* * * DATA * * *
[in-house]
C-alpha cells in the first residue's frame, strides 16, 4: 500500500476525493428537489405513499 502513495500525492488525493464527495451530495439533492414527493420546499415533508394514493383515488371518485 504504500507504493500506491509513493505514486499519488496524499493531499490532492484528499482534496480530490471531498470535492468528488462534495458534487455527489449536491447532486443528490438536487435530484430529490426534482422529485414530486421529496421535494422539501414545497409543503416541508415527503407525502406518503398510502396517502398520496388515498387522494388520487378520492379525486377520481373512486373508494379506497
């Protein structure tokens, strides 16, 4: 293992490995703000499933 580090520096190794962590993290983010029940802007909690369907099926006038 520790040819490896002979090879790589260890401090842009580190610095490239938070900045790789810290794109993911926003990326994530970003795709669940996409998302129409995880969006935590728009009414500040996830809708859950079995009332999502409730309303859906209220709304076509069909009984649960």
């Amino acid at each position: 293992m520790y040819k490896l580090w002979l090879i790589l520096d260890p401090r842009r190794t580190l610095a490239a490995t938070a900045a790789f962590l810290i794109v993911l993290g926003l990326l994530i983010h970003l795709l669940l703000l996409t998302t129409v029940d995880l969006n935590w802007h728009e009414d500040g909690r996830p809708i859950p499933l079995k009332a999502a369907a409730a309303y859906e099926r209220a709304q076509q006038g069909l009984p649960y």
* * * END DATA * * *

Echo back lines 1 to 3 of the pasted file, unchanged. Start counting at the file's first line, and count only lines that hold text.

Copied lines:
[in-house]
C-alpha cells in the first residue's frame, strides 16, 4: 500500500476525493428537489405513499 502513495500525492488525493464527495451530495439533492414527493420546499415533508394514493383515488371518485 504504500507504493500506491509513493505514486499519488496524499493531499490532492484528499482534496480530490471531498470535492468528488462534495458534487455527489449536491447532486443528490438536487435530484430529490426534482422529485414530486421529496421535494422539501414545497409543503416541508415527503407525502406518503398510502396517502398520496388515498387522494388520487378520492379525486377520481373512486373508494379506497
């Protein structure tokens, strides 16, 4: 293992490995703000499933 580090520096190794962590993290983010029940802007909690369907099926006038 520790040819490896002979090879790589260890401090842009580190610095490239938070900045790789810290794109993911926003990326994530970003795709669940996409998302129409995880969006935590728009009414500040996830809708859950079995009332999502409730309303859906209220709304076509069909009984649960």